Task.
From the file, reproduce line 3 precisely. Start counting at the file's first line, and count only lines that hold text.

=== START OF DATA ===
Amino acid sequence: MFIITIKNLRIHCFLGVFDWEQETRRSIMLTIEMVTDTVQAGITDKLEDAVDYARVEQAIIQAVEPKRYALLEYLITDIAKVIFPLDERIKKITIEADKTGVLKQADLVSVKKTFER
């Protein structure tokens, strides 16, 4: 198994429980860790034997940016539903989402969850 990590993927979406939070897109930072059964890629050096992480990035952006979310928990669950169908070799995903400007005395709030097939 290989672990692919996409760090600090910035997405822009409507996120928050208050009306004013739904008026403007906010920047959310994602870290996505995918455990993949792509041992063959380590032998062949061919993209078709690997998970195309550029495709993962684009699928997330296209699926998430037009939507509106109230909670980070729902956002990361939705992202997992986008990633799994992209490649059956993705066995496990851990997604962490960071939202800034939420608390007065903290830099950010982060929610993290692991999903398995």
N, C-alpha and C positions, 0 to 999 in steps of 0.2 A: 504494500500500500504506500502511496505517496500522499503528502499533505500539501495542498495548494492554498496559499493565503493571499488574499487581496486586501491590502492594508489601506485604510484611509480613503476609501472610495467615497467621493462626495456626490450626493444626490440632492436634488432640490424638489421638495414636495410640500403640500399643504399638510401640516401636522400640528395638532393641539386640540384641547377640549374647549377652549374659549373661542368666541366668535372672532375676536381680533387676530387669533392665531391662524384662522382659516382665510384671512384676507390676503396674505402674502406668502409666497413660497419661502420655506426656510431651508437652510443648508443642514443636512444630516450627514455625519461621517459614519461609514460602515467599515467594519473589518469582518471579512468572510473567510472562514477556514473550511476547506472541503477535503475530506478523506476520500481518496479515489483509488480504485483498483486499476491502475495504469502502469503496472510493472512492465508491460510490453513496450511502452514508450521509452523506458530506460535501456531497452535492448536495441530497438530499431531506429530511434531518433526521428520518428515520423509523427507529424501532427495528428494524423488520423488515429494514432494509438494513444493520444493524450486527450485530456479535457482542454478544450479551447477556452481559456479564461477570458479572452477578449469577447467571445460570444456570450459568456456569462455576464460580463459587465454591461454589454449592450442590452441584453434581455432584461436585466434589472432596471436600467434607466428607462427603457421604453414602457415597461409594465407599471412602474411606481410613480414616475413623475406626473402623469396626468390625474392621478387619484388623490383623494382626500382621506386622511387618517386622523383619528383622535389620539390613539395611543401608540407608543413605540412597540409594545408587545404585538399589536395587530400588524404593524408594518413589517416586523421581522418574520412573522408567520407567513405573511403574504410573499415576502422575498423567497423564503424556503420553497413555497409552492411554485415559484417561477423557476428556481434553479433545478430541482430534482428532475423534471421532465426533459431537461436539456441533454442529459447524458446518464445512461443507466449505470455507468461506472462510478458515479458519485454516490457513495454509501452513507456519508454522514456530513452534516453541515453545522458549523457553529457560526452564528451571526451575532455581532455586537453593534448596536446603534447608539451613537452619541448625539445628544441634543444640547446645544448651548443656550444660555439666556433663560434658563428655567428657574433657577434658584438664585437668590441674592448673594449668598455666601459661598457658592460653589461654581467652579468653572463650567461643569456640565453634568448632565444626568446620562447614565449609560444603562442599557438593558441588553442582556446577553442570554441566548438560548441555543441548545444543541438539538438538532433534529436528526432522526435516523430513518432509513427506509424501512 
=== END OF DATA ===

N, C-alpha and C positions, 0 to 999 in steps of 0.2 A: 504494500500500500504506500502511496505517496500522499503528502499533505500539501495542498495548494492554498496559499493565503493571499488574499487581496486586501491590502492594508489601506485604510484611509480613503476609501472610495467615497467621493462626495456626490450626493444626490440632492436634488432640490424638489421638495414636495410640500403640500399643504399638510401640516401636522400640528395638532393641539386640540384641547377640549374647549377652549374659549373661542368666541366668535372672532375676536381680533387676530387669533392665531391662524384662522382659516382665510384671512384676507390676503396674505402674502406668502409666497413660497419661502420655506426656510431651508437652510443648508443642514443636512444630516450627514455625519461621517459614519461609514460602515467599515467594519473589518469582518471579512468572510473567510472562514477556514473550511476547506472541503477535503475530506478523506476520500481518496479515489483509488480504485483498483486499476491502475495504469502502469503496472510493472512492465508491460510490453513496450511502452514508450521509452523506458530506460535501456531497452535492448536495441530497438530499431531506429530511434531518433526521428520518428515520423509523427507529424501532427495528428494524423488520423488515429494514432494509438494513444493520444493524450486527450485530456479535457482542454478544450479551447477556452481559456479564461477570458479572452477578449469577447467571445460570444456570450459568456456569462455576464460580463459587465454591461454589454449592450442590452441584453434581455432584461436585466434589472432596471436600467434607466428607462427603457421604453414602457415597461409594465407599471412602474411606481410613480414616475413623475406626473402623469396626468390625474392621478387619484388623490383623494382626500382621506386622511387618517386622523383619528383622535389620539390613539395611543401608540407608543413605540412597540409594545408587545404585538399589536395587530400588524404593524408594518413589517416586523421581522418574520412573522408567520407567513405573511403574504410573499415576502422575498423567497423564503424556503420553497413555497409552492411554485415559484417561477423557476428556481434553479433545478430541482430534482428532475423534471421532465426533459431537461436539456441533454442529459447524458446518464445512461443507466449505470455507468461506472462510478458515479458519485454516490457513495454509501452513507456519508454522514456530513452534516453541515453545522458549523457553529457560526452564528451571526451575532455581532455586537453593534448596536446603534447608539451613537452619541448625539445628544441634543444640547446645544448651548443656550444660555439666556433663560434658563428655567428657574433657577434658584438664585437668590441674592448673594449668598455666601459661598457658592460653589461654581467652579468653572463650567461643569456640565453634568448632565444626568446620562447614565449609560444603562442599557438593558441588553442582556446577553442570554441566548438560548441555543441548545444543541438539538438538532433534529436528526432522526435516523430513518432509513427506509424501512 